Take the 2-minute tour ×
Unix & Linux Stack Exchange is a question and answer site for users of Linux, FreeBSD and other Un*x-like operating systems.. It's 100% free, no registration required.

When installing software in debian systems we can put something like this:

sudo apt-get install -y chromium-browser

that way the installation occurs automatically, whitout asking to confirm installation [Y/n]. Can i do the same with pacman?

share|improve this question

2 Answers 2

up vote 17 down vote accepted

From man pacman:

--noconfirm
Bypass any and all “Are you sure?” messages. It’s not a good idea to do this unless you want to run pacman from a script.

Note the qualification about using this with care...

Arch is a rolling release, which means pacman has to, from time to time, manage some quite complex upgrades. At these times pacman will prompt you to confirm your choices—disregarding these prompts will generally not be a significant issue, but in some cases, as with the recent move from /lib to /usr/lib , a lack of attention will cause major breakage. This is a not a habit you want to cultivate.

share|improve this answer
    
I've never run pacman with the "--noconfirm" in about 3 years of using Arch, because of that warning. How many people run pacman from a script? What are the big risks? I have had to intervene 3 or 4 times to fix things that pacman has refused to upgrade. –  Bruce Ediger Oct 19 '12 at 3:18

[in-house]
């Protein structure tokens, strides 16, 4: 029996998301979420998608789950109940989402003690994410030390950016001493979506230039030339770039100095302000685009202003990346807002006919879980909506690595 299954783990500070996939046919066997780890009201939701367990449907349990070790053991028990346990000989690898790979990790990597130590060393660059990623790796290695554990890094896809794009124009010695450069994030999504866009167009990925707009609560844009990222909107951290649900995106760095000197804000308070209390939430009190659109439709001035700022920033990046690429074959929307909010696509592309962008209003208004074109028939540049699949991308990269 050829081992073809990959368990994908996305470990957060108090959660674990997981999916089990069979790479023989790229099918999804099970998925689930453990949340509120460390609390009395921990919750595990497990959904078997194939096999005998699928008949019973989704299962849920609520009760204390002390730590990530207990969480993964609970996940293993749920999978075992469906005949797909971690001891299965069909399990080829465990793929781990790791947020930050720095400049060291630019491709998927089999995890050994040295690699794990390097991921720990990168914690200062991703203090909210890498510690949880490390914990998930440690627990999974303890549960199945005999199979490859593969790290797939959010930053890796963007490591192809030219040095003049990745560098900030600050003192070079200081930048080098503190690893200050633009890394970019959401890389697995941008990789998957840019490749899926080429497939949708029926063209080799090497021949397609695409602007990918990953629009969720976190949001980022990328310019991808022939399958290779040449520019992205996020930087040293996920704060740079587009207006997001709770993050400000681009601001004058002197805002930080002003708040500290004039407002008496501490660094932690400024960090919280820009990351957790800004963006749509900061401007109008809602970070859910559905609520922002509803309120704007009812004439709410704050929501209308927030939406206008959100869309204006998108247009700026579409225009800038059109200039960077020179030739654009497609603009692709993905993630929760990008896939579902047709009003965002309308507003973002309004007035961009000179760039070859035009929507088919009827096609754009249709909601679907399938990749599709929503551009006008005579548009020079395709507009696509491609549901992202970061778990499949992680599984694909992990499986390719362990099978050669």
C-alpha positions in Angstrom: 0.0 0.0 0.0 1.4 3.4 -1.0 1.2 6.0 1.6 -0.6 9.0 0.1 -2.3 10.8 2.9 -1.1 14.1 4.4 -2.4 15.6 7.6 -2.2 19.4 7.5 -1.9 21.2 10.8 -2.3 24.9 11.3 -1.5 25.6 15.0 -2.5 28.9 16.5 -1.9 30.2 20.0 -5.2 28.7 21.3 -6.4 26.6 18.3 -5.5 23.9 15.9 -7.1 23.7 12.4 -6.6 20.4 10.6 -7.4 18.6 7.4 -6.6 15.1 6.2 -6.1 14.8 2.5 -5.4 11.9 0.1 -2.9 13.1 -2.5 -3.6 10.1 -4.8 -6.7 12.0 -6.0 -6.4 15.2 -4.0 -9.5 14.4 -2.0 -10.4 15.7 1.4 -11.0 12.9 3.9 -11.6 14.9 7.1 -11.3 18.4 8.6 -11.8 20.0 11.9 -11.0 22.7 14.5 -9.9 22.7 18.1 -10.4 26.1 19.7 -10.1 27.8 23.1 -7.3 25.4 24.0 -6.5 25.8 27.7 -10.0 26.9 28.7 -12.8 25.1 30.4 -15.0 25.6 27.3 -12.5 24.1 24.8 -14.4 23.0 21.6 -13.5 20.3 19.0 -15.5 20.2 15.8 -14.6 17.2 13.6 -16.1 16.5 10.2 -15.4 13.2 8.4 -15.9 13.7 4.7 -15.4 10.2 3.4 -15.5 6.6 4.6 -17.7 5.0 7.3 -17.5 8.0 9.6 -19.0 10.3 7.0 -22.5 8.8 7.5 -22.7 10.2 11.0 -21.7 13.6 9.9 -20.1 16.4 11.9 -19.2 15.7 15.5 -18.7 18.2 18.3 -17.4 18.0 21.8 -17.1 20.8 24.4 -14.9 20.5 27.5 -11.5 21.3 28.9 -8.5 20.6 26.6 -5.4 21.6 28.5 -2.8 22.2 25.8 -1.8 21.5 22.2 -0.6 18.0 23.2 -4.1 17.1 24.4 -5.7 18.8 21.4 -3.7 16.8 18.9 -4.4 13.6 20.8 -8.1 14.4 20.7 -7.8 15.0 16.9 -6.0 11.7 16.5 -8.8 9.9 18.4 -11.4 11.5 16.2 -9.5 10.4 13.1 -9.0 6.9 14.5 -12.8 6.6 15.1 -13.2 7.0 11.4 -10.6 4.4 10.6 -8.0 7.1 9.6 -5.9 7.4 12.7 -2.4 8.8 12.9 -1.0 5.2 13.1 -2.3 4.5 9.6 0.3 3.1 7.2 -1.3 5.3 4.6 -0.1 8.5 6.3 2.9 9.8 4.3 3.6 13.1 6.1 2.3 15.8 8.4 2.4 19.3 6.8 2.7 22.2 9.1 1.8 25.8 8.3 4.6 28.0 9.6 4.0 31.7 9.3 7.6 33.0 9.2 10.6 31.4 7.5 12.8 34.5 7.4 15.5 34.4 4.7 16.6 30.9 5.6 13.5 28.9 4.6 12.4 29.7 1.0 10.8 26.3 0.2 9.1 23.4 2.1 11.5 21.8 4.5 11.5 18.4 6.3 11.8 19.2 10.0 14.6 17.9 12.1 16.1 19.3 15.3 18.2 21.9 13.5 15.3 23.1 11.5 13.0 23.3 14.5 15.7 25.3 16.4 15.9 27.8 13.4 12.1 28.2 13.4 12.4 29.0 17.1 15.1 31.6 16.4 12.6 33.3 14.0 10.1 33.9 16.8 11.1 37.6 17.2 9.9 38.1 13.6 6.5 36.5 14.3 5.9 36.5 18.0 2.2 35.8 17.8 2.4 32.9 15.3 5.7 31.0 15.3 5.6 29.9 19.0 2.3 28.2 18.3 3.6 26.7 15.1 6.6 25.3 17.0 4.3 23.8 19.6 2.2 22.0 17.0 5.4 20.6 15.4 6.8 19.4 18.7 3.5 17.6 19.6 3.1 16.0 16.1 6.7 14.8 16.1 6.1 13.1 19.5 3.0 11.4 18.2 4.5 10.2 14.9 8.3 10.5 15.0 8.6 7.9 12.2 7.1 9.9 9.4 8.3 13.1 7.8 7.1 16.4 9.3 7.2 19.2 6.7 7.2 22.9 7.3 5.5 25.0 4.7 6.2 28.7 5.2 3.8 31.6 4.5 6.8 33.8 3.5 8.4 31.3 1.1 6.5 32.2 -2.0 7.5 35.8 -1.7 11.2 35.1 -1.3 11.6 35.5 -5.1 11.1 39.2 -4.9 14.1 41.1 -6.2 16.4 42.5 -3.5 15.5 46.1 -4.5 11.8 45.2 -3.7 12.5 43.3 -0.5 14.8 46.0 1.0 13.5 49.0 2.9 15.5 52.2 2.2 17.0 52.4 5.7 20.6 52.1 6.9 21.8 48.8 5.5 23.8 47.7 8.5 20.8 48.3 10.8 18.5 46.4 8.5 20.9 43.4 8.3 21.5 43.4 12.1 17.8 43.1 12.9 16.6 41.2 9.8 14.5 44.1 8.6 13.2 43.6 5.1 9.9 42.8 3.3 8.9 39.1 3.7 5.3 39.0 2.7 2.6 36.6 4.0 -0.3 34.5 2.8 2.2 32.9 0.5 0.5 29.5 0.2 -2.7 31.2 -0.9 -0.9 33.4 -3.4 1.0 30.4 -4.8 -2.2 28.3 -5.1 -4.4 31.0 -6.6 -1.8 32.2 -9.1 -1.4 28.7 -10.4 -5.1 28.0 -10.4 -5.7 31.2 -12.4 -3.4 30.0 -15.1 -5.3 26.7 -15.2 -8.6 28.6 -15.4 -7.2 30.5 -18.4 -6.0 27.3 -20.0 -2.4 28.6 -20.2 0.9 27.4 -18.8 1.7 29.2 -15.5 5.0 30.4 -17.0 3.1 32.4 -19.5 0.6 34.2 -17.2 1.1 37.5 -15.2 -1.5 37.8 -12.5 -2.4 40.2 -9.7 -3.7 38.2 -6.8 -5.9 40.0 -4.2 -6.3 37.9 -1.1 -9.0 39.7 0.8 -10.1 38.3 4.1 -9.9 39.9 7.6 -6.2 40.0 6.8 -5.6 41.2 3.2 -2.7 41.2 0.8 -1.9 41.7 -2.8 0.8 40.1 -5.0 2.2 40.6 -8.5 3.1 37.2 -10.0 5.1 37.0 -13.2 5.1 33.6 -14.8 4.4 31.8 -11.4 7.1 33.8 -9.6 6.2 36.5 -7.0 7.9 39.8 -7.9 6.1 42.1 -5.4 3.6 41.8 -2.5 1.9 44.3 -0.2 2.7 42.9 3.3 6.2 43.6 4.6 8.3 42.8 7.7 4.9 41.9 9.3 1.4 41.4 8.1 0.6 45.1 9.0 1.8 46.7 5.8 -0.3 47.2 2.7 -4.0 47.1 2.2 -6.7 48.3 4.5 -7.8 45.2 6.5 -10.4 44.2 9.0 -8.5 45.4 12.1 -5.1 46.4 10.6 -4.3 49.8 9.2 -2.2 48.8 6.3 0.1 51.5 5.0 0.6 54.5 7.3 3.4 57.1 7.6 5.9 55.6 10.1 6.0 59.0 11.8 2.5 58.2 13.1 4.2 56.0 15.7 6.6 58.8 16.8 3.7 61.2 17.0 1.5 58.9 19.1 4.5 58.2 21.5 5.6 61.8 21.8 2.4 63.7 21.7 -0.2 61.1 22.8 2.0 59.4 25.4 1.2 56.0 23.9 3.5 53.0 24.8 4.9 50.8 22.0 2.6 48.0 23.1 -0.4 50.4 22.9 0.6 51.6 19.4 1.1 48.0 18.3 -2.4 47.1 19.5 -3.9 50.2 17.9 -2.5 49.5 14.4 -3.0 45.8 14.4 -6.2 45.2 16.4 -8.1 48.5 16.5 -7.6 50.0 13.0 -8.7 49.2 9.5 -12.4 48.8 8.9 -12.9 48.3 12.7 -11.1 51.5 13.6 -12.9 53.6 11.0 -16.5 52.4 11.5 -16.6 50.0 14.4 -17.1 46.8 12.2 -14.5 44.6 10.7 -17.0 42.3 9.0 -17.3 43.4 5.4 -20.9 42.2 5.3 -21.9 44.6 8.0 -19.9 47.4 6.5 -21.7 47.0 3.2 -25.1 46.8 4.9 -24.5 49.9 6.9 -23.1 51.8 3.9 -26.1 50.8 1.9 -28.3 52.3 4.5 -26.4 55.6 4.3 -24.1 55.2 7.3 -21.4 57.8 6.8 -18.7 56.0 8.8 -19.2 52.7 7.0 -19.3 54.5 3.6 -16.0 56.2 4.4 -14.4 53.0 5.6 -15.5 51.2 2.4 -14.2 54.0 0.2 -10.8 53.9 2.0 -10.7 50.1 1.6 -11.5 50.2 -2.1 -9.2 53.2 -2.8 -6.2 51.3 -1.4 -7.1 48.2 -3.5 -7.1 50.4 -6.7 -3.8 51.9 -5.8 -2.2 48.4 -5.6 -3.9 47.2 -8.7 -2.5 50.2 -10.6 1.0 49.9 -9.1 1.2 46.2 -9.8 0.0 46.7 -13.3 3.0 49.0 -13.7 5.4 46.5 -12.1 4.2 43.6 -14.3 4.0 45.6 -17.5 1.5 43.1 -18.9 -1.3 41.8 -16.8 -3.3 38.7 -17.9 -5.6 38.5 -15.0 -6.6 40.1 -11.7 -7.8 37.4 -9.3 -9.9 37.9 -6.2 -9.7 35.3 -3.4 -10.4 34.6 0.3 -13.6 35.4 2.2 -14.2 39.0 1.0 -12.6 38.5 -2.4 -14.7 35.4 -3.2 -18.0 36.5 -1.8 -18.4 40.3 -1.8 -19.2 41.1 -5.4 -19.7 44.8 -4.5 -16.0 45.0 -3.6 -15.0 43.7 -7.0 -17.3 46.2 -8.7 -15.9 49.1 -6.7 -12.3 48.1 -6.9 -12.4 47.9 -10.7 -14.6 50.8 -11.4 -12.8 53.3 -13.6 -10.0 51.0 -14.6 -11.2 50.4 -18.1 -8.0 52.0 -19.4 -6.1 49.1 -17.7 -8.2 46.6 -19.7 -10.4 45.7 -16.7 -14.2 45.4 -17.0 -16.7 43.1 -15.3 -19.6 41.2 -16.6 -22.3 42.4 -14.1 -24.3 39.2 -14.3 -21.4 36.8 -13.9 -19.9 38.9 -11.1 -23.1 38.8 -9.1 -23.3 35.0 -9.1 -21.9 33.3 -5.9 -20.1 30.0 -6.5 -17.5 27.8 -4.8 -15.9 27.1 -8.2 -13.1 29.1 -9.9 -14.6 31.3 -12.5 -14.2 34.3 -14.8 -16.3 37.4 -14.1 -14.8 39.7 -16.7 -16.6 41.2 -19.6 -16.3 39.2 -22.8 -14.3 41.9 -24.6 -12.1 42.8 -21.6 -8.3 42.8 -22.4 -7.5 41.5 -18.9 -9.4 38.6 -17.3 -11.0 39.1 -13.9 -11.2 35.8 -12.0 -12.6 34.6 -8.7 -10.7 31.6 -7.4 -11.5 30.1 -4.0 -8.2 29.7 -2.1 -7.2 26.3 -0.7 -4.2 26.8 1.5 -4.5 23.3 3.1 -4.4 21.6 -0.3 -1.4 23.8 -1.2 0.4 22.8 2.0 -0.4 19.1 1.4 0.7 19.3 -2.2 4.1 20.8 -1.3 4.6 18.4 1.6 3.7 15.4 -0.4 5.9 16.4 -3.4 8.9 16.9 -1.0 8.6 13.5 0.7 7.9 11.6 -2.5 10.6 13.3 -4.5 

2  
I assume, given Arch's culture, that the warning is there to discourage complacency and the misguided notion that automating pacman updates is a good idea. A lot of breakage can be put down to people not reading pacman's output; --noconfirm would exacerbate that... –  jasonwryan Oct 19 '12 at 3:31
    
I have an "install" script that uses --noconfirm. The idea is to be able to take a system with a recently updated clean install and make it "usable" without any user interaction. –  StrongBad Oct 19 '12 at 9:42
    
The idea is to install software from a script without any user interaction, so this is perfect. Thanks! –  JohannRamos Oct 19 '12 at 12:52

The configuration through a .yaourtrc is even better : no additional option to put down on the command line, and a finer control on what you want to do. Check for example : http://kissmyarch.blogspot.fr/2012/05/two-simple-yaourt-tips.html

share|improve this answer
1  
First, the question is about pacman, not yaourt. Second, configuring pacman to say “yes” to every question is an incredibly poor choice. If you ever do want to do this, you should do it explicitly with the argument, not permanently. –  HalosGhost Jul 5 at 18:22

Your Answer

 
discard

By posting your answer, you agree to the privacy policy and terms of service.

Not the answer you're looking for? Browse other questions tagged or ask your own question.